The Biblical Origins of Israel's Memorial Day

How mourning is depicted in the Bible

Ariel Seri-Levi
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'Death of King Saul,' 1848, Elie Marcuse.
'Death of King Saul,' 1848, Elie Marcuse.
Ariel Seri-Levi

On Israel’s Memorial Day, the national day of remembrance for fallen soldiers – Yom Hazikaron Le’halelei Ma’arakhot Yisrael, in Hebrew – biblical texts are read in city squares, not in synagogues. The name given to this day of commemoration echoes biblical phrases.

First, there is the phrase “yom hazikaron” itself. With respect to Passover, we read in the Torah, “This day shall be to you one of remembrance [zikaron]” (Exodus 12:14). And regarding Rosh Hashanah: “a sacred occasion commemorated with loud blasts [zikaron tru’ah]” (Leviticus 23:24).

In a different context, trumpet blasts and remembrance are associated with war: “When you are at war in your land against an aggressor who attacks you, you shall sound short blasts on the trumpets, that you may be remembered before the Lord your God and be delivered from your enemies” (Numbers 10:9). Passover makes us recall the Exodus, whereas the shofar’s blast during the seventh month of the biblical calendar plays a similar role to that of the trumpet’s blast in wartime: The blast of the shofar or trumpet is a prayer, reminding God of Israel’s distress. Air-raid sirens can be seen as a modern-day version of the biblical connection between the shofar/trumpet blast, war and remembrance.

Israeli soldiers observe a moment of silence during a Memorial Day ceremony at the Western Wall, 2015.Credit: Olivier Fitoussi

The term halal (a slain or deceased person, usually used for soldiers) has a biblical source. The laws of ritual impurity distinguish between those killed with a sword and other dead: “And in the open, anyone who touches a person who was killed or who died naturally, or human bone, or a grave, shall be unclean seven days” (Num. 19:16). We read: “the bones or the person who was killed or died naturally or the grave” (Num. 19:18). “Halal,” therefore, connotes someone killed with a sword, not one who died a natural death.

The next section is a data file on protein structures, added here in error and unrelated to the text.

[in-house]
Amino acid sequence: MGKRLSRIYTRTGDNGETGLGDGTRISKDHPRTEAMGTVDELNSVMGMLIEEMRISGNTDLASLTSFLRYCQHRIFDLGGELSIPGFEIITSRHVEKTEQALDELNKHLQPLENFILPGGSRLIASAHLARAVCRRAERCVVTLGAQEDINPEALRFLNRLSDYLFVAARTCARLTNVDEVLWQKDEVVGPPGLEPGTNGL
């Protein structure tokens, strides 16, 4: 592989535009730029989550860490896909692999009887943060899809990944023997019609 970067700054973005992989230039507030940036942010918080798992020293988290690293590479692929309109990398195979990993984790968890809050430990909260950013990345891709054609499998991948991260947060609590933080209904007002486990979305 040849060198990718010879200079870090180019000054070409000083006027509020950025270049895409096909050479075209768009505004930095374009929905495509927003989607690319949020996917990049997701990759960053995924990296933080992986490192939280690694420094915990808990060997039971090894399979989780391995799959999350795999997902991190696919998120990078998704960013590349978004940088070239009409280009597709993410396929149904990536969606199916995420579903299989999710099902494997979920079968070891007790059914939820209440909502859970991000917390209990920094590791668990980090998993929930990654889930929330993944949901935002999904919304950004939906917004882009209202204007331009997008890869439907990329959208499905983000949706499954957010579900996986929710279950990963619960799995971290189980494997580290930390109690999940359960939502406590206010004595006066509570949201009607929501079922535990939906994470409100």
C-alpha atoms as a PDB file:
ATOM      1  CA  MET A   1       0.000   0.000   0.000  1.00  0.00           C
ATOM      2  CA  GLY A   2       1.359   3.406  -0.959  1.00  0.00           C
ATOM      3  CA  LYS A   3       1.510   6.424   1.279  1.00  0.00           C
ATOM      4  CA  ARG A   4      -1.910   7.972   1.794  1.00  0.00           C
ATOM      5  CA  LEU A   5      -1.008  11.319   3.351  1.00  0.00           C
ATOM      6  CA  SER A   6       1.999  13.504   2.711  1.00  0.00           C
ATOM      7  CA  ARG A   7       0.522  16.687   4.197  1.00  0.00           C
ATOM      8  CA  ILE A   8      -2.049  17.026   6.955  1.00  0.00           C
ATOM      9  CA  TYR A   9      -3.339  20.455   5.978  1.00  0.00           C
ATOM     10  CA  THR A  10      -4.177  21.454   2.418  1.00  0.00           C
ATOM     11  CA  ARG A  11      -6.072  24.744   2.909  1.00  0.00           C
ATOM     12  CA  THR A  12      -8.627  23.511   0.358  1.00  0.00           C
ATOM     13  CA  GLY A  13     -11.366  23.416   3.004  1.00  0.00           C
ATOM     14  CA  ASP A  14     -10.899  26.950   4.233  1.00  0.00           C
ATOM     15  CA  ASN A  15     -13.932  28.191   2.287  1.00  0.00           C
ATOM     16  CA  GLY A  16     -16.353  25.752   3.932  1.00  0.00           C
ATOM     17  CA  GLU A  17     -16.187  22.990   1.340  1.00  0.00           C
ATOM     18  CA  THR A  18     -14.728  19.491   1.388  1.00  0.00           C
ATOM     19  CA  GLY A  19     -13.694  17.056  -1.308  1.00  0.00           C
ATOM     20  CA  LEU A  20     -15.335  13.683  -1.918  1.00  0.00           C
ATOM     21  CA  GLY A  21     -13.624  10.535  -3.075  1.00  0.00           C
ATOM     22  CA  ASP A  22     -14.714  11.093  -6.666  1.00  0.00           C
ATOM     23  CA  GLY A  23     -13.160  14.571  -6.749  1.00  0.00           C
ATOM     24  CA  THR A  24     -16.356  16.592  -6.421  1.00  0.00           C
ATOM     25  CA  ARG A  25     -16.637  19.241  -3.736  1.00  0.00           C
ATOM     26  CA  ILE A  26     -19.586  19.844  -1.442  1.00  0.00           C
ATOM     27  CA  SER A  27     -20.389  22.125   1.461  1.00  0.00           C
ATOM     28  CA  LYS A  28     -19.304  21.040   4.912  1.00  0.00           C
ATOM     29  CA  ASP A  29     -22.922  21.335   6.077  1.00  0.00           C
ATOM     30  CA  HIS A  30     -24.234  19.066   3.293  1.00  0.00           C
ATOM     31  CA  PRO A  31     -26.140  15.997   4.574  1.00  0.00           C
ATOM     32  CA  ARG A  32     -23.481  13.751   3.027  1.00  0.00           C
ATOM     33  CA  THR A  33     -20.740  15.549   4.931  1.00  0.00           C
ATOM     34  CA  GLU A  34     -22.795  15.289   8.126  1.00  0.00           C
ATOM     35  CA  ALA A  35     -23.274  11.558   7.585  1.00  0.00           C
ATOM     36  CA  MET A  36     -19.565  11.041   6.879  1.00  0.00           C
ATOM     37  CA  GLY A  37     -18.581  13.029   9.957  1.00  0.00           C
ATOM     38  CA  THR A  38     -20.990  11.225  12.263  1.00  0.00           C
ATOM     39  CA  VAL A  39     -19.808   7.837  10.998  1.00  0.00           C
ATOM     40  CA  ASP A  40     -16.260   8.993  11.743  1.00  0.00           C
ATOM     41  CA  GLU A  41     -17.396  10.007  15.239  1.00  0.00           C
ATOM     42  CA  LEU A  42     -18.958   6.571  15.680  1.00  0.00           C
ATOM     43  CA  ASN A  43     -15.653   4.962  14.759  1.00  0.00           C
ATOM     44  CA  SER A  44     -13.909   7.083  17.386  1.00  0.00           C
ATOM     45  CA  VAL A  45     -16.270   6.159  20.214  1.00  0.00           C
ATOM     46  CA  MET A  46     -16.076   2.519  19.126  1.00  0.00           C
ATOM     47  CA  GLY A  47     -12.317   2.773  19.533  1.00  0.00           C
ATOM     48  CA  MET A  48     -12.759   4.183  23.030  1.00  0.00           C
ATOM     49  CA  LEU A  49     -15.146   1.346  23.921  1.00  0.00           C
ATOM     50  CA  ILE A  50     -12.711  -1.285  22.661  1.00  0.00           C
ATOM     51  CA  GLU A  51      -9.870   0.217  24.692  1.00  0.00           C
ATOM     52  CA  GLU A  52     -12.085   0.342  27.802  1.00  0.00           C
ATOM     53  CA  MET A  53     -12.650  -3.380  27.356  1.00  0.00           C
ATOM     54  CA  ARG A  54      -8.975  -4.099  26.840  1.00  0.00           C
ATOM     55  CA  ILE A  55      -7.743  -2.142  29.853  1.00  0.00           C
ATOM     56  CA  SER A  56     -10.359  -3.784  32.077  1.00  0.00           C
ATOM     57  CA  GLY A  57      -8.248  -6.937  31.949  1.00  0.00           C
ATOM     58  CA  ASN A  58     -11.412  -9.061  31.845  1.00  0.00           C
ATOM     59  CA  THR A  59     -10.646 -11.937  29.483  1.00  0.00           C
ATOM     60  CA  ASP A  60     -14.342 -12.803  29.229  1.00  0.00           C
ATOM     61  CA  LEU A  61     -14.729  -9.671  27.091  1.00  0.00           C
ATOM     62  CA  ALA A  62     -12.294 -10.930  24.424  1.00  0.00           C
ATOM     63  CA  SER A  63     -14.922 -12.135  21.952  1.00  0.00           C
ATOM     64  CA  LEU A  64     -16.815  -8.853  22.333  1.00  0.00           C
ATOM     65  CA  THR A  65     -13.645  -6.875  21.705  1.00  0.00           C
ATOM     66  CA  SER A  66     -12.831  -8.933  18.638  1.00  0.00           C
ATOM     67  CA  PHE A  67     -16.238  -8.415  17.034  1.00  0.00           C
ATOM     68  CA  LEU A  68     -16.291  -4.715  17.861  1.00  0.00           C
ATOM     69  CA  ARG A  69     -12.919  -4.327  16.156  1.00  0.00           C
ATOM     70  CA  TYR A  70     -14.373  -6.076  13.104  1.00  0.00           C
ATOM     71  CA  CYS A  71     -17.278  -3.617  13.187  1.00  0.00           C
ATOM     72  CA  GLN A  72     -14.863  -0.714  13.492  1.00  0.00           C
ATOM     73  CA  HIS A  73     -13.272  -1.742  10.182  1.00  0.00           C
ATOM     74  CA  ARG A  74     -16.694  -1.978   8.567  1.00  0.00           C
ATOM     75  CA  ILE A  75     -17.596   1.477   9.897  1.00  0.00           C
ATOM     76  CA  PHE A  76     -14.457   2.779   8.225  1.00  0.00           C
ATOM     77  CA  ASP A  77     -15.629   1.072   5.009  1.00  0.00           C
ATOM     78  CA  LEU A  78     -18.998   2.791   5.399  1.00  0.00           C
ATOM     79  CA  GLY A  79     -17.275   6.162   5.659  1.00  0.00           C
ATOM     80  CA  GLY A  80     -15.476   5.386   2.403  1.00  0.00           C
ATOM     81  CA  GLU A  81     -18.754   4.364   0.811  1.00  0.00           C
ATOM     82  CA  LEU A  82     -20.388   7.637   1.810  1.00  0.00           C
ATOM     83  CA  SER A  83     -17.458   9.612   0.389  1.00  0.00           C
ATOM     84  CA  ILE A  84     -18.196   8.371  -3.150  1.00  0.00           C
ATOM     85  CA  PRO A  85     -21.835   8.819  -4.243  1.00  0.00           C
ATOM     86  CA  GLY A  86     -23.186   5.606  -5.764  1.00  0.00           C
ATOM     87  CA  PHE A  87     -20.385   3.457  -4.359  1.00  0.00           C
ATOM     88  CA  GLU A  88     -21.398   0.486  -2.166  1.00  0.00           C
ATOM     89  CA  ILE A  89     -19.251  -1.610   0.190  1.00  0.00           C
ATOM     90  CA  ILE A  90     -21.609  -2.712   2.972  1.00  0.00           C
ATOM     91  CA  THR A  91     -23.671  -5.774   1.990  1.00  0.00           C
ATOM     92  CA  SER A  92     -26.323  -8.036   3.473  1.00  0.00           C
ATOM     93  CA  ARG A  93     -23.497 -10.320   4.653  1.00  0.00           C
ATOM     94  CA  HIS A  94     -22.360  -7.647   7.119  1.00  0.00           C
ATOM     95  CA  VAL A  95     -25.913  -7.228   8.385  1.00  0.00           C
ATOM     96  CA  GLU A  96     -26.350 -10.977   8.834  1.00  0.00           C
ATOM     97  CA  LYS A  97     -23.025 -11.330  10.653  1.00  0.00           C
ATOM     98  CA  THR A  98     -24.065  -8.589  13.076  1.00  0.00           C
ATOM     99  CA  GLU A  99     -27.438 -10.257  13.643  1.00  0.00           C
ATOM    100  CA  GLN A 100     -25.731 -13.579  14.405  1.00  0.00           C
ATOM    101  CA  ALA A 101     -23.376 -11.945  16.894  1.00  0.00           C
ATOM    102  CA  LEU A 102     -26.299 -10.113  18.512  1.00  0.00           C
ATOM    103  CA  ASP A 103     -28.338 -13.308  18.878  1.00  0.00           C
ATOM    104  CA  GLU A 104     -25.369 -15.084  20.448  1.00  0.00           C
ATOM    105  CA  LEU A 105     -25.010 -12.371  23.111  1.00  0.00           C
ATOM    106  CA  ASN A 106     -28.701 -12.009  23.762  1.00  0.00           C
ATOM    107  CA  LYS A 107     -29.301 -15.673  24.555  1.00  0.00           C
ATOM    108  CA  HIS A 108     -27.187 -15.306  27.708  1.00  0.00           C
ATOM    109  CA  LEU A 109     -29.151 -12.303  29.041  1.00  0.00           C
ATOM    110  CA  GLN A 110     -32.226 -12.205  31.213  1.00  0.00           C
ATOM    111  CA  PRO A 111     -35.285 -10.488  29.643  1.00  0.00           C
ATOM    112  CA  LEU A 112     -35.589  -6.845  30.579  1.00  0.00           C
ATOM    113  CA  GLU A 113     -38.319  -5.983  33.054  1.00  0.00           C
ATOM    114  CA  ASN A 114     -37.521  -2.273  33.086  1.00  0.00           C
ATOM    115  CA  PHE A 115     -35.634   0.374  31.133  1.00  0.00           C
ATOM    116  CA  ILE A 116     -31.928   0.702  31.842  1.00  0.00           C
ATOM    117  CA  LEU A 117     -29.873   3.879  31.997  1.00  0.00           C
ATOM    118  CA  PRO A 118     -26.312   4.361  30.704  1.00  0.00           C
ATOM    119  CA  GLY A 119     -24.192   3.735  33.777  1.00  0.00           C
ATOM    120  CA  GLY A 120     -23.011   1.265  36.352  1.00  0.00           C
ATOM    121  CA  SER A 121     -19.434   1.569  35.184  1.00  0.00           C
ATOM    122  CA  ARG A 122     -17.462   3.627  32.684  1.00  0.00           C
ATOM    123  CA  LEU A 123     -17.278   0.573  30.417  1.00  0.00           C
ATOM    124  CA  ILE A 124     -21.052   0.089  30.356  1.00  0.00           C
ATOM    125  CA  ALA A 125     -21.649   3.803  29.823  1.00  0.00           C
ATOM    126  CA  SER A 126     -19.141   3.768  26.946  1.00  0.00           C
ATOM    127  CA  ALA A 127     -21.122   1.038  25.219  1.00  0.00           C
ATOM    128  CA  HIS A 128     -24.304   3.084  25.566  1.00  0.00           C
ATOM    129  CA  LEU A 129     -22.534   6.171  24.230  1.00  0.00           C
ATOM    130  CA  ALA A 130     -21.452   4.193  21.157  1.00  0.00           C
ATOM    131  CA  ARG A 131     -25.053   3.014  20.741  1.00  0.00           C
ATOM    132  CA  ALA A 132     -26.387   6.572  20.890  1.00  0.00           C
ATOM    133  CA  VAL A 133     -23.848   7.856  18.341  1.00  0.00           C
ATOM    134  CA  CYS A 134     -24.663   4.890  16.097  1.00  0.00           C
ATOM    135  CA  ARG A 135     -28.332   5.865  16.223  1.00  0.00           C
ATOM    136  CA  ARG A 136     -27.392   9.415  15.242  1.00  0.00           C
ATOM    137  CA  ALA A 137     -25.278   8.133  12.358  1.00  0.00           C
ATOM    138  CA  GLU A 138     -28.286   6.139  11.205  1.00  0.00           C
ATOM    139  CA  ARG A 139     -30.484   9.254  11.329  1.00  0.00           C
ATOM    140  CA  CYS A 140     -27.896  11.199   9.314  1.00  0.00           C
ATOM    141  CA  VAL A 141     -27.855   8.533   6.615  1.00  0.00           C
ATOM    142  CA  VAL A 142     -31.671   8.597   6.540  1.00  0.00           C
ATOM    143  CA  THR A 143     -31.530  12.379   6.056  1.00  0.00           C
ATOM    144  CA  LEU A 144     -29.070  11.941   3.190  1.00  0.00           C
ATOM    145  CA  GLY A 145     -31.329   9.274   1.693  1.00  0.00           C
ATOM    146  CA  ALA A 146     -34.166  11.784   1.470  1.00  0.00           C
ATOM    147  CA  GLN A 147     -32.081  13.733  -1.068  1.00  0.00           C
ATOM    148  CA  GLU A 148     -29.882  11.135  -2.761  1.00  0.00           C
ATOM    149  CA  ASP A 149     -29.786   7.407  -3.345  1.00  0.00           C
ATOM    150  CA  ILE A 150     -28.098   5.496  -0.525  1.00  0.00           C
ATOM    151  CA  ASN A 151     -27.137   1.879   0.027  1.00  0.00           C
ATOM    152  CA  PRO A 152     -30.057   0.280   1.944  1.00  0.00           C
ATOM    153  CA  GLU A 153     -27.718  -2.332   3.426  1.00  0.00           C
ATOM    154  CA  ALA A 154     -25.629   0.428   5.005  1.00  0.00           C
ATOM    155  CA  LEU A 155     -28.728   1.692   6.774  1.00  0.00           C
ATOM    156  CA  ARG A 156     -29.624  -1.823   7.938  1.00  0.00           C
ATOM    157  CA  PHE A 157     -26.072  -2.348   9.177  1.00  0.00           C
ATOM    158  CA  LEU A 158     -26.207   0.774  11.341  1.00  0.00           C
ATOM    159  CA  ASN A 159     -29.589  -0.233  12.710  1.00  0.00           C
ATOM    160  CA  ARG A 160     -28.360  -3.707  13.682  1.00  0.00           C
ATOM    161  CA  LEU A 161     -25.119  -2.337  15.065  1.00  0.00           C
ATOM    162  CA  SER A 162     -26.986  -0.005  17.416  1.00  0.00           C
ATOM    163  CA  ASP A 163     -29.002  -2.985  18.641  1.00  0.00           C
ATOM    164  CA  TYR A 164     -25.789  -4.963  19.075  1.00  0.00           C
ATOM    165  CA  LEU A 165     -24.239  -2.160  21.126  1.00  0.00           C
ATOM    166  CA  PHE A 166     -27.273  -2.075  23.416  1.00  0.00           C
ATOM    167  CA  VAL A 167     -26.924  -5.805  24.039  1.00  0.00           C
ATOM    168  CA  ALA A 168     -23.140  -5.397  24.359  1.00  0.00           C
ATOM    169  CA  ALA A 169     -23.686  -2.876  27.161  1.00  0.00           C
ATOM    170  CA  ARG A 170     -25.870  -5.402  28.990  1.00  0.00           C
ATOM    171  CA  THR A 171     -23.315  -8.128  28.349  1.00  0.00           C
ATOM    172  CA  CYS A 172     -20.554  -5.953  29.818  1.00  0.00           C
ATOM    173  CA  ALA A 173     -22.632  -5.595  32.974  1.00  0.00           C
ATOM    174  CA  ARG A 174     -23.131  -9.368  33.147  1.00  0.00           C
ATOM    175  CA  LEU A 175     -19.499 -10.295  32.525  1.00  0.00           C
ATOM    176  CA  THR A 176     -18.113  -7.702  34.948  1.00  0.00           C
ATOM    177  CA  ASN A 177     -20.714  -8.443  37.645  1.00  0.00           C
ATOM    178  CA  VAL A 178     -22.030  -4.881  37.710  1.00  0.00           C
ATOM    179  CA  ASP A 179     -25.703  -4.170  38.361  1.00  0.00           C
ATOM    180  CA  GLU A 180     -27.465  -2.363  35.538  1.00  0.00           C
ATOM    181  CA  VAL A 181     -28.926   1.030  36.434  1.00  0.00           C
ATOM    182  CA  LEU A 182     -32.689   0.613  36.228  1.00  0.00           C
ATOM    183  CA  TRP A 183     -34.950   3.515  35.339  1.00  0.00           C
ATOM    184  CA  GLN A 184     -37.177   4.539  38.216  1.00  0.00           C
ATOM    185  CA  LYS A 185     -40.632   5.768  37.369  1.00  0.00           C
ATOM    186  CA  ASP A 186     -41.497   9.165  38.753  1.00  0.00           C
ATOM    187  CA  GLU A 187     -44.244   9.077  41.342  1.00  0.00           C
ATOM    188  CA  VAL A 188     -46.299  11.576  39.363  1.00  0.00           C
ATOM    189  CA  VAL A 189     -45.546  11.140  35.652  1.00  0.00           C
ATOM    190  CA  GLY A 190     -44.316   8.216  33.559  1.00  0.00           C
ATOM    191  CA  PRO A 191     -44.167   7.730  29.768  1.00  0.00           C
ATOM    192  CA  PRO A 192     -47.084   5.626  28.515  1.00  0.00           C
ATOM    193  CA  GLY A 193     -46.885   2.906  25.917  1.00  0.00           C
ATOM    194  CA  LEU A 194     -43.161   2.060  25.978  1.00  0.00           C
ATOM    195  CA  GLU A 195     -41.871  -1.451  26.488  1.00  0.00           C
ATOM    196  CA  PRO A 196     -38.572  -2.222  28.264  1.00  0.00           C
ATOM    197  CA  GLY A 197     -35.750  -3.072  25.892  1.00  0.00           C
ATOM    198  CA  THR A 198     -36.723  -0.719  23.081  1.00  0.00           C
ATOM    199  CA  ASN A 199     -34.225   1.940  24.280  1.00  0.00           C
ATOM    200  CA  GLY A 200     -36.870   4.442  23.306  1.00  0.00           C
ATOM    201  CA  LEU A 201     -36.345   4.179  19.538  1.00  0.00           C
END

The term ma’arakhot yisrael recalls the battle between David and Goliath: “A champion of the Philistine forces stepped forward; his name was Goliath He stopped and called out to the ranks of Israel [ma’arakhot yisrael] and he said to them, ‘Why should you come out to engage in battle? Choose one of your men and let him come down against me. If he bests me in combat and kills me, we will become your slaves; but if I best him and kill him, you shall be our slaves and serve us’” (1 Samuel 17:4-9). The juxtaposition between “ma’arakhot yisrael” and “mahanot plishtim” (Philistine forces), and the phrase “to engage in battle” (la’arokh milhama), indicates that the term ma’arakhot yisrael refers to Israel’s front-line troops.

'Death of King Saul,' 1848, Elie Marcuse.

David volunteers to do battle; the military struggle assumes a religious dimension. David tells King Saul of the wild animals he has killed, promising that “that uncircumcised Philistine shall end up like one of them, for he has defied the ranks of the living God” (1 Samuel 17:36). Goliath “cursed David by his [Goliath’s] gods” (17:43), and David trusts his God: “You come against me with sword and spear and javelin; but I come against you in the name of the Lord of Hosts, the God of the ranks of Israel, whom you have defied” (17:45).

There is another connection between King David and Memorial Day: David’s lamentation over Saul and his son Jonathan (2 Samuel 1:17-27), still recited today at various commemorative ceremonies.